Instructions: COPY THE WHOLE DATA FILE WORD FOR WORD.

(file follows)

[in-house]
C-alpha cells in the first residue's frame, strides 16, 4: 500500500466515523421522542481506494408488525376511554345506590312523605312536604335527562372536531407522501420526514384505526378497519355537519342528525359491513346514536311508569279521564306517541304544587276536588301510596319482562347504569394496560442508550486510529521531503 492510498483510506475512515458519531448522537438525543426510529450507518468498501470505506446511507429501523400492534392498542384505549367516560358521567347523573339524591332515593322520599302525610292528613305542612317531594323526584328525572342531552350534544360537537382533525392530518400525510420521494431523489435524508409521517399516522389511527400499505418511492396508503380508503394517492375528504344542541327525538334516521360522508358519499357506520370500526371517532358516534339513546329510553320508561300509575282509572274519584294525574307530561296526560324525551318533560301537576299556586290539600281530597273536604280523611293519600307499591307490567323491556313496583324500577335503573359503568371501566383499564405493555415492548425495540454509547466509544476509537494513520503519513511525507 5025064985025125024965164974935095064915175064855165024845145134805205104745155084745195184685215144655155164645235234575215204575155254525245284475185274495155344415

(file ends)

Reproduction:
[in-house]
C-alpha cells in the first residue's frame, strides 16, 4: 500500500466515523421522542481506494408488525376511554345506590312523605312536604335527562372536531407522501420526514384505526378497519355537519342528525359491513346514536311508569279521564306517541304544587276536588301510596319482562347504569394496560442508550486510529521531503 492510498483510506475512515458519531448522537438525543426510529450507518468498501470505506446511507429501523400492534392498542384505549367516560358521567347523573339524591332515593322520599302525610292528613305542612317531594323526584328525572342531552350534544360537537382533525392530518400525510420521494431523489435524508409521517399516522389511527400499505418511492396508503380508503394517492375528504344542541327525538334516521360522508358519499357506520370500526371517532358516534339513546329510553320508561300509575282509572274519584294525574307530561296526560324525551318533560301537576299556586290539600281530597273536604280523611293519600307499591307490567323491556313496583324500577335503573359503568371501566383499564405493555415492548425495540454509547466509544476509537494513520503519513511525507 5025064985025125024965164974935095064915175064855165024845145134805205104745155084745195184685215144655155164645235234575215204575155254525245284475185274495155344415